Analysis means the student looks at the ingredients that make a poem, and shows how they interconnect to give an effect or to expess a theme. Because poems are “concentrated word magic,” this analysis should begin with a close look at the figurative language, that is, how the poet condensed his or her ideas into just a few words by the choice of vocabulary, the figures of speech, etc. The three main parts (which can be broken down into smaller steps) are the mise-en-scene, the voice, and the imagery.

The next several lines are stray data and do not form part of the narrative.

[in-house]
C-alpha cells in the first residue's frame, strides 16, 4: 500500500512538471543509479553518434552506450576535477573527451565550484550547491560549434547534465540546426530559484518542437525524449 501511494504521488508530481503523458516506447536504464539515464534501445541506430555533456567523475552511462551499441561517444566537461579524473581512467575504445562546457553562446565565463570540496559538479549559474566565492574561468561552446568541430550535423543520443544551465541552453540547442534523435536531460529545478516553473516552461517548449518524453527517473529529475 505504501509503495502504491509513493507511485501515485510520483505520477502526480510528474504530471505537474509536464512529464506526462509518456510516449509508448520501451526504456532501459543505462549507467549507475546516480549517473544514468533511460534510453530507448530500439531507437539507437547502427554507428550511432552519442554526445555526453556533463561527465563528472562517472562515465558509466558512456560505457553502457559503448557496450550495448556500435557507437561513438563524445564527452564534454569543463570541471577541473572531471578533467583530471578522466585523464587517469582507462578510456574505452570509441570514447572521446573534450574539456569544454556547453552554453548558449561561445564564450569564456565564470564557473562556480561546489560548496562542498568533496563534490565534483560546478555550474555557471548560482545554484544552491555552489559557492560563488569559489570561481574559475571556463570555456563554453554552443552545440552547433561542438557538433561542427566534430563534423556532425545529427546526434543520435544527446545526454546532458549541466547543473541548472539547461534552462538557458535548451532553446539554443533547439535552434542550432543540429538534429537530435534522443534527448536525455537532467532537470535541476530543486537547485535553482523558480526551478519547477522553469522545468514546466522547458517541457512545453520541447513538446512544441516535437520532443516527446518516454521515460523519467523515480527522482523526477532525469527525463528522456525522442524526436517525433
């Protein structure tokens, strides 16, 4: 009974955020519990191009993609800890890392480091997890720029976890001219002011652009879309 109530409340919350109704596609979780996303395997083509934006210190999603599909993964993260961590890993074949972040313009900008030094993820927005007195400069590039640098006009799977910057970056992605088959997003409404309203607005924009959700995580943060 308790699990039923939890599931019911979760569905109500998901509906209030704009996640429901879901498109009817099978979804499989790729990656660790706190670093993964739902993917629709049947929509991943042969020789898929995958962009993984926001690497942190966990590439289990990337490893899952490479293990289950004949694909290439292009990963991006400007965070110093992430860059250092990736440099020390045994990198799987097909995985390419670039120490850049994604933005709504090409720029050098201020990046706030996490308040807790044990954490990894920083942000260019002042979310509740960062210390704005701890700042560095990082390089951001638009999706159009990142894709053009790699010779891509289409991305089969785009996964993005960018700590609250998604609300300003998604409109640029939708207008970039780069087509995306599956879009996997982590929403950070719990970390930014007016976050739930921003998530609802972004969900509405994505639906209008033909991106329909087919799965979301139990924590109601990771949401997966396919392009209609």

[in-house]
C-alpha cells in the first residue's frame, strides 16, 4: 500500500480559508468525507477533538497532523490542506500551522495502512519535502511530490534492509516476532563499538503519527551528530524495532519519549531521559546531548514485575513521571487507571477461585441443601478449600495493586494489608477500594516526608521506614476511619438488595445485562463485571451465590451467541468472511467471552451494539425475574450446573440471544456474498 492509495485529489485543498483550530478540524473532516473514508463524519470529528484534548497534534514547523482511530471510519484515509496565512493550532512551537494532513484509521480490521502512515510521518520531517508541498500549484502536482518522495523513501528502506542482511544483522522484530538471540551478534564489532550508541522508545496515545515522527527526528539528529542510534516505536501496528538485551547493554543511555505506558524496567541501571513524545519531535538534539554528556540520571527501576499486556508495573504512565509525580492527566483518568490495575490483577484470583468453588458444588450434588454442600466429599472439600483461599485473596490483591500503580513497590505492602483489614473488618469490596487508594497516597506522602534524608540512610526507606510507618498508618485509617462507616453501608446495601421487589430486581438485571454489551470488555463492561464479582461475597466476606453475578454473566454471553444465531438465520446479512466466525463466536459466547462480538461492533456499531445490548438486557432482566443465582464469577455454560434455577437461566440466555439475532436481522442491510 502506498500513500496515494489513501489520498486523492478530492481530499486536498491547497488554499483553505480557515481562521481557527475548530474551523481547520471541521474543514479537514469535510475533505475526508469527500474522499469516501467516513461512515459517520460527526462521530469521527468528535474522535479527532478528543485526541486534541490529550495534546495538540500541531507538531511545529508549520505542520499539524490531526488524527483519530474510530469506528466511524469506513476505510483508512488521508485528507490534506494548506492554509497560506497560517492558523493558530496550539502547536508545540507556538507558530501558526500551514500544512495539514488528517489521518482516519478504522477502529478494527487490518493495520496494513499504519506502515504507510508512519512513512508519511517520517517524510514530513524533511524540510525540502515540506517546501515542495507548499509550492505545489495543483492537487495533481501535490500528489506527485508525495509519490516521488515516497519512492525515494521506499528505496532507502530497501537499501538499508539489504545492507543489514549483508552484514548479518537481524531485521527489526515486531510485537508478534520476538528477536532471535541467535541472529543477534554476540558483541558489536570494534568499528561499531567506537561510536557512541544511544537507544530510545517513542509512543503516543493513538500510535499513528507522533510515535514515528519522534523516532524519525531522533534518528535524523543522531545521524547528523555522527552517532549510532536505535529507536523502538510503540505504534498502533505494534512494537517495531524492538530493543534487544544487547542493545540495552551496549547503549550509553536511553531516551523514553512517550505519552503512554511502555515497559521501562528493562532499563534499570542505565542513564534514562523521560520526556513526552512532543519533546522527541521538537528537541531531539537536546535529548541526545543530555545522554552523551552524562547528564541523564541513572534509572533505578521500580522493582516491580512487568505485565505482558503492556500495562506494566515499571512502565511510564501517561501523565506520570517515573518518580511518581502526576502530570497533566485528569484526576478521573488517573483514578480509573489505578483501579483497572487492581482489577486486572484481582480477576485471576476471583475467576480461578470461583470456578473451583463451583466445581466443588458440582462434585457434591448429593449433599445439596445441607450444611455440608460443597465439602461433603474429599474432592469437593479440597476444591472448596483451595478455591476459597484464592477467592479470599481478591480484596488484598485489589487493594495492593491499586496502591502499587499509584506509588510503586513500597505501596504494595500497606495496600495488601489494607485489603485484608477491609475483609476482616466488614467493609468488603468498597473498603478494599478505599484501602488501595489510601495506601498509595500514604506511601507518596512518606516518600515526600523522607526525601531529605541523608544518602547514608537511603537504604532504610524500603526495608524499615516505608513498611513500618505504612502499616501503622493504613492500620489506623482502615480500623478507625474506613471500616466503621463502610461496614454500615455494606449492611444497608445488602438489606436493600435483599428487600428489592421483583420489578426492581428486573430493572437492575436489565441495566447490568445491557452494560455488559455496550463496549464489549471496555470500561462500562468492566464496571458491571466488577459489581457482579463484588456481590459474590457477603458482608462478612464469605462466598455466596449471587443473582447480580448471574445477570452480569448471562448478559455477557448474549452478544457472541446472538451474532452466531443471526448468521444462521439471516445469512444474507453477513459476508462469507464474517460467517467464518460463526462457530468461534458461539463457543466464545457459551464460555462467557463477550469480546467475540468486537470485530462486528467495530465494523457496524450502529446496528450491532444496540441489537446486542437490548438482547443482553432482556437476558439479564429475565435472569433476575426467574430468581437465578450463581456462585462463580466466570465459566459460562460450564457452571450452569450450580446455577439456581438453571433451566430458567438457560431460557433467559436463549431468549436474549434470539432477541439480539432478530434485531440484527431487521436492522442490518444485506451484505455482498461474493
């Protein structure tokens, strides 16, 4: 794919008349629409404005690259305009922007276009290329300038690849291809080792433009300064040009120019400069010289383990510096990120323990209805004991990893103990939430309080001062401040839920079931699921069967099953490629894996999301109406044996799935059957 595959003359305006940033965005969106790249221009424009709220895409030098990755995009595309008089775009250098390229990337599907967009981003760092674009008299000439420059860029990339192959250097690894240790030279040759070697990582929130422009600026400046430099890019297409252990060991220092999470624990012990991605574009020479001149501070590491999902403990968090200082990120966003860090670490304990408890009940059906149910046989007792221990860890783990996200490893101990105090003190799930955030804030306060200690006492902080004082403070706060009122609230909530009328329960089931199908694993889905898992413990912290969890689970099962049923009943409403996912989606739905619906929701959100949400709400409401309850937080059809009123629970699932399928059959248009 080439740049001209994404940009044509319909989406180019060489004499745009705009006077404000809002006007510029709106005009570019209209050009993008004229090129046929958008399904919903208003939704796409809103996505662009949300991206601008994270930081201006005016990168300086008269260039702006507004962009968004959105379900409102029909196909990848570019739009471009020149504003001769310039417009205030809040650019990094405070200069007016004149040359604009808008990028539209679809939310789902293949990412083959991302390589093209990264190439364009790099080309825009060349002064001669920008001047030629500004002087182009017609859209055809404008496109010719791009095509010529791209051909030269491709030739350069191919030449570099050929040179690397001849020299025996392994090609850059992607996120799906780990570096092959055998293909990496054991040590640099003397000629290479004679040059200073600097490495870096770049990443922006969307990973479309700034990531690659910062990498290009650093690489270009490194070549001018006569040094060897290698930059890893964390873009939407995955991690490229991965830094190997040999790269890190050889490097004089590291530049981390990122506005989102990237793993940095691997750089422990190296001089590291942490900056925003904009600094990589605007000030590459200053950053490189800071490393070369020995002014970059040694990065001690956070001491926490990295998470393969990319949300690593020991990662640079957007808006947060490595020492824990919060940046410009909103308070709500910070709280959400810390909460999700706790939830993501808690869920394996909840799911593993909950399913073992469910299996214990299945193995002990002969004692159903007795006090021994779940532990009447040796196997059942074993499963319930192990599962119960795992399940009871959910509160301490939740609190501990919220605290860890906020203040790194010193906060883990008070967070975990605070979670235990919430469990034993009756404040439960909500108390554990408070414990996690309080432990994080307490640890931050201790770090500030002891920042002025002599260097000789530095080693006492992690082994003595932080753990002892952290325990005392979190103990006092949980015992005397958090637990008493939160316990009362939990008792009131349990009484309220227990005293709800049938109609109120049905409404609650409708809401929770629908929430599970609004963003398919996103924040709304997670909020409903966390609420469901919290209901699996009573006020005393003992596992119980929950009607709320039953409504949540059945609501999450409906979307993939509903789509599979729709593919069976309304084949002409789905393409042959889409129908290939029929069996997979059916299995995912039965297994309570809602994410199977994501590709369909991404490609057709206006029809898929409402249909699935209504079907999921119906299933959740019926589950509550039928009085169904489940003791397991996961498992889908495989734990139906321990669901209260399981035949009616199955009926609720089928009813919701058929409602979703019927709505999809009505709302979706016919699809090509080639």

The observations can then be broken down into steps – what is the “world” of the narrator (there is only one narrator, one voice, in a poem)? Are we in Nature, in a man-made setting, in the past or in the future, etc.? Next, determine what the poet’s mood is – positive, negative, pensive, passionate, etc. Then look at the “progress” of the poem – how does it move from the opening lines to the closing – progressing in detail? expanding in symbolic meaning? becoming more or less optimistic, etc.? Structure is part of that analysis (a Shakepearean sonnet, for example, gives the situation in the first ten lines, then the complication in the next four, then the resolution in the final couplet – this is an oversimplication, of course.) As you observe and express these details, you are “analyzing” how the poem “works” (just as you would analyze a piece of machinery to see how it worked). Using the standard paragraph form of an essay, state you thesis (for example, “I see Wordsworth’s poem ‘Intimation of Immorality’as the poet’s statement of his religious beliefs.”) Divide your observations into coherent groups; then develop your analysis toward supporting this thesis statement.